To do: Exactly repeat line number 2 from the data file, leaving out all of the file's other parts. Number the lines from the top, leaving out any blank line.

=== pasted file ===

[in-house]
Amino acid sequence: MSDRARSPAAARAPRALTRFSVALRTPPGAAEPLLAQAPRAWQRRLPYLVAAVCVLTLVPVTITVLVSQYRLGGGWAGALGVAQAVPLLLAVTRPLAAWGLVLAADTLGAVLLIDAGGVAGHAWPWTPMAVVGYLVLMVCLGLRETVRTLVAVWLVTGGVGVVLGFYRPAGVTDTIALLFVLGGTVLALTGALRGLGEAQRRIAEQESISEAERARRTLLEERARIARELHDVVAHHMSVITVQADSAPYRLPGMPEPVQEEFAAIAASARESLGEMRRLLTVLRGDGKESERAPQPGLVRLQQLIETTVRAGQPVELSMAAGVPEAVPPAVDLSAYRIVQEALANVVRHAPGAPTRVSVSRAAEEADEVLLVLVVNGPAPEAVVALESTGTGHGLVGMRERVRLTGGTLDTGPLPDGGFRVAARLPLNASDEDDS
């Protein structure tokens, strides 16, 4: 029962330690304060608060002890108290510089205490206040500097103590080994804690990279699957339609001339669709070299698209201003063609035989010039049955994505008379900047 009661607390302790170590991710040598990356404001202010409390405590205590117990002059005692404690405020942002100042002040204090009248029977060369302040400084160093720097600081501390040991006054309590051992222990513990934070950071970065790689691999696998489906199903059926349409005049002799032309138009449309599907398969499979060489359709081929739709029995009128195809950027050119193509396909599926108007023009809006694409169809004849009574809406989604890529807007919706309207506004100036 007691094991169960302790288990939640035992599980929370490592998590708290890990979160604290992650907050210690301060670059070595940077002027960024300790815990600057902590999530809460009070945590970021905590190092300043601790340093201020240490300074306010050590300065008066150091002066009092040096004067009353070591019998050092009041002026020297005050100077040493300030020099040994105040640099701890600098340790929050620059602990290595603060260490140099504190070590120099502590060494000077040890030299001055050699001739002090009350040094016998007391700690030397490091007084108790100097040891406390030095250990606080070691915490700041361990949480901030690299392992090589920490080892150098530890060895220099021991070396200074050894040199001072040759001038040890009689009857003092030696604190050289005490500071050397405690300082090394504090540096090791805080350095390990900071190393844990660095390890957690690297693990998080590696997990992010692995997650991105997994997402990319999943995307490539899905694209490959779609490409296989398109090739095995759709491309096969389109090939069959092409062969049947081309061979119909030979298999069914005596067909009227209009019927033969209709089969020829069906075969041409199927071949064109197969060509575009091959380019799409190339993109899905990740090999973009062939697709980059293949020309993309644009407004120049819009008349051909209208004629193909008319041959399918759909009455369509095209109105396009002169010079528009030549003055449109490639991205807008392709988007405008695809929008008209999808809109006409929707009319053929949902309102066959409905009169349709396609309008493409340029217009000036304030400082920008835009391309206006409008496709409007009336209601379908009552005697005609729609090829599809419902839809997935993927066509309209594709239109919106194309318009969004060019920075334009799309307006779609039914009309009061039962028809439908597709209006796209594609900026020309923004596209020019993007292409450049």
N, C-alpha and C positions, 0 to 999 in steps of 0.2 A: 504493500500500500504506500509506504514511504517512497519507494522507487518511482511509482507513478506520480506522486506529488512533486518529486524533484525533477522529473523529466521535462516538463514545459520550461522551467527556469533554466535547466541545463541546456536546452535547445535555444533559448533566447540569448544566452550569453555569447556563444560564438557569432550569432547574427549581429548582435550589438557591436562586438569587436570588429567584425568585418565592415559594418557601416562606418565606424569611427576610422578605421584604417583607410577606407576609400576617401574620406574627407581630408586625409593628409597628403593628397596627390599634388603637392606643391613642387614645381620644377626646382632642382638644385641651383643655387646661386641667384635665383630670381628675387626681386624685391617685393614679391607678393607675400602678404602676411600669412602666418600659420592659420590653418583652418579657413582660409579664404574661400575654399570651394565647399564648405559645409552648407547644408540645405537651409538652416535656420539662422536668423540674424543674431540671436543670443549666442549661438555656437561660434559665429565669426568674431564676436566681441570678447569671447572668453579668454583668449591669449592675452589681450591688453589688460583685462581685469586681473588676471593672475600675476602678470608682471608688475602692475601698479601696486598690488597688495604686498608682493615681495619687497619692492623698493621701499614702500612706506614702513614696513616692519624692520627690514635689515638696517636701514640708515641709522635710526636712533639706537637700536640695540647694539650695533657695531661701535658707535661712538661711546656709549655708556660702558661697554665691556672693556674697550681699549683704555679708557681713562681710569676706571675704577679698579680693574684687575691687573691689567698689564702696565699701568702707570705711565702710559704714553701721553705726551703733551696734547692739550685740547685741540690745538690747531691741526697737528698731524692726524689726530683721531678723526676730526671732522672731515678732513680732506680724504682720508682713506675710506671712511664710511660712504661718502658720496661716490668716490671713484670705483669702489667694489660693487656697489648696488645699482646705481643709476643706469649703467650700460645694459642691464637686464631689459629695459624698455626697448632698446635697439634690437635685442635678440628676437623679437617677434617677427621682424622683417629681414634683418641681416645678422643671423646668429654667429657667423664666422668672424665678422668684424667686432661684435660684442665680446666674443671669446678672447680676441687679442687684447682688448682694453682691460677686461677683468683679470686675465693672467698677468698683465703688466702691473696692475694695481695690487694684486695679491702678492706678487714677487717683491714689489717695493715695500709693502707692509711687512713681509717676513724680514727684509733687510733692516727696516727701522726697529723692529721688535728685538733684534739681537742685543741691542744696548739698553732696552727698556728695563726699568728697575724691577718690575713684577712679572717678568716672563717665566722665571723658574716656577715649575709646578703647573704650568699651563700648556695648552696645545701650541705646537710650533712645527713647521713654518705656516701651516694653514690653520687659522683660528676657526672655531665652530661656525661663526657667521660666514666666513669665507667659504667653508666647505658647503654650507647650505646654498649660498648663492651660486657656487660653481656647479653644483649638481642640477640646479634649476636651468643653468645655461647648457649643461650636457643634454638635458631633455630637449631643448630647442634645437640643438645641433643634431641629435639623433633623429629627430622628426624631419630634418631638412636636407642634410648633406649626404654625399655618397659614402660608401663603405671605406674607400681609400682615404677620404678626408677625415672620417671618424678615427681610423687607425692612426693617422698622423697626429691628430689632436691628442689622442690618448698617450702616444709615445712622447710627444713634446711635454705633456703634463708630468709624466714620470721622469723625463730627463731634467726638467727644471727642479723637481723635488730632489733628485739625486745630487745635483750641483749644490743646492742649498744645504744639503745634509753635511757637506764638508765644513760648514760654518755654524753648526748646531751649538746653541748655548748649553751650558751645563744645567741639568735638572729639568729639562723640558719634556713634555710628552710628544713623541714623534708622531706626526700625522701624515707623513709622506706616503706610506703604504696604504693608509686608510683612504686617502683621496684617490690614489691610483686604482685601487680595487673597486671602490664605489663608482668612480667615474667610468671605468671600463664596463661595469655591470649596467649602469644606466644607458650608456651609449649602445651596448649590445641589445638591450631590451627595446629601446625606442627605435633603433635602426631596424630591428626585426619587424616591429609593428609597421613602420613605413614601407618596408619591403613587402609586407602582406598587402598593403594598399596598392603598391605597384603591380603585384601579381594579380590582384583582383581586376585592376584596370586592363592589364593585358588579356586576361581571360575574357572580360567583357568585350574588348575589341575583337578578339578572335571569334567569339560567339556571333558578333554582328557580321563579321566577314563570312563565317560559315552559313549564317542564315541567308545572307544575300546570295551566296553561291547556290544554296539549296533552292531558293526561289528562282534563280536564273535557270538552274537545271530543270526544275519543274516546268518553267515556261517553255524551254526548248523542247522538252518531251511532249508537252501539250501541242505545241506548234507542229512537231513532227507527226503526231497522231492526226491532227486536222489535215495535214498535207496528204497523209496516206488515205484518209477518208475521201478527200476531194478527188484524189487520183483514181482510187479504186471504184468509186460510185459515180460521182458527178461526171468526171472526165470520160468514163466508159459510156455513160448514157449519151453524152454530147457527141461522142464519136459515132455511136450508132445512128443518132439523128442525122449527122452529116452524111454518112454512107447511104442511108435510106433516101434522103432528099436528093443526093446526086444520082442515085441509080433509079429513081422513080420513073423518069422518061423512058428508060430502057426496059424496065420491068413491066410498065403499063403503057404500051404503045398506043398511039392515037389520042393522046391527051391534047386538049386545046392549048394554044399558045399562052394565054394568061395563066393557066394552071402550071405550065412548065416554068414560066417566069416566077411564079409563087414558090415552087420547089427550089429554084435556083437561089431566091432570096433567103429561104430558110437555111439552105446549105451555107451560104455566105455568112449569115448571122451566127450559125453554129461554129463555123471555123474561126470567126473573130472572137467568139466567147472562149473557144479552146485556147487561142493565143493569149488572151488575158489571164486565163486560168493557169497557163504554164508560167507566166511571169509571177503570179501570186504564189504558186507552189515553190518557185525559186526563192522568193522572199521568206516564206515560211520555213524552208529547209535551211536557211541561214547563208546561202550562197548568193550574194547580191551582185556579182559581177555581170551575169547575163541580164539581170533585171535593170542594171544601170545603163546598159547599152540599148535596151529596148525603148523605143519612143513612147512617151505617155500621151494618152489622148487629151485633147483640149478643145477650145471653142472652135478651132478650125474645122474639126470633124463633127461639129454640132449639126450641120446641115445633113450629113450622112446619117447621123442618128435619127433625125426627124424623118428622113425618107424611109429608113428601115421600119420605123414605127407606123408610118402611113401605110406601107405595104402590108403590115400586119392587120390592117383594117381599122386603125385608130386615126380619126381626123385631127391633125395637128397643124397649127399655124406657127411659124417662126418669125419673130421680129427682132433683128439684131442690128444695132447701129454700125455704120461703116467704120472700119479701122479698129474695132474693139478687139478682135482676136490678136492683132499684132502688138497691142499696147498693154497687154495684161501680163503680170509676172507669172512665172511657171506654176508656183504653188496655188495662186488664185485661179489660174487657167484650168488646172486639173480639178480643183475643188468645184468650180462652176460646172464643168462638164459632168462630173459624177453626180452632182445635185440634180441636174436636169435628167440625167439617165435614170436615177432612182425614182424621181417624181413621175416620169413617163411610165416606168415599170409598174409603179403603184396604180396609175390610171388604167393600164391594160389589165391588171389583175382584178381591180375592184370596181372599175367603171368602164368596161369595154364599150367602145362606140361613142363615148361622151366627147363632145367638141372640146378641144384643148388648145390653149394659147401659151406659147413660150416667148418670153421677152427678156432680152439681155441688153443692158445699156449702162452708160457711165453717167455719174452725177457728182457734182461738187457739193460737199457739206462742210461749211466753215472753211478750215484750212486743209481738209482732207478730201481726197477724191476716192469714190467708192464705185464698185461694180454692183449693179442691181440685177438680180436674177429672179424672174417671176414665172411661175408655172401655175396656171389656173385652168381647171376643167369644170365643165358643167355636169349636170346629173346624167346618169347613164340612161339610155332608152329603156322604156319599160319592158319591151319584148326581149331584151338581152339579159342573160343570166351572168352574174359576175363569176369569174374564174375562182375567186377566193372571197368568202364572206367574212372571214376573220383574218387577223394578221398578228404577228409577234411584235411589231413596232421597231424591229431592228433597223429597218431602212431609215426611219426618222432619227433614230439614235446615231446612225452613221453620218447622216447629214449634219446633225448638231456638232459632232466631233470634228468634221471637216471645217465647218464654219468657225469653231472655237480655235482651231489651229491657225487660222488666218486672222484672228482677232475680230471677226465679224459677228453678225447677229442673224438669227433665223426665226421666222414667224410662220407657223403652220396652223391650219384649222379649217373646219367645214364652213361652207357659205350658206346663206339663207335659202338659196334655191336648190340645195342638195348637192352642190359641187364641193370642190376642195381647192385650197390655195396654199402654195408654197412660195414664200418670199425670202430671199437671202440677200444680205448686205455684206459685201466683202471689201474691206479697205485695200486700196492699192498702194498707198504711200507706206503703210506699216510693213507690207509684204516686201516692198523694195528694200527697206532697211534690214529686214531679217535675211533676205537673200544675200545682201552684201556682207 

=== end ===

Amino acid sequence: MSDRARSPAAARAPRALTRFSVALRTPPGAAEPLLAQAPRAWQRRLPYLVAAVCVLTLVPVTITVLVSQYRLGGGWAGALGVAQAVPLLLAVTRPLAAWGLVLAADTLGAVLLIDAGGVAGHAWPWTPMAVVGYLVLMVCLGLRETVRTLVAVWLVTGGVGVVLGFYRPAGVTDTIALLFVLGGTVLALTGALRGLGEAQRRIAEQESISEAERARRTLLEERARIARELHDVVAHHMSVITVQADSAPYRLPGMPEPVQEEFAAIAASARESLGEMRRLLTVLRGDGKESERAPQPGLVRLQQLIETTVRAGQPVELSMAAGVPEAVPPAVDLSAYRIVQEALANVVRHAPGAPTRVSVSRAAEEADEVLLVLVVNGPAPEAVVALESTGTGHGLVGMRERVRLTGGTLDTGPLPDGGFRVAARLPLNASDEDDS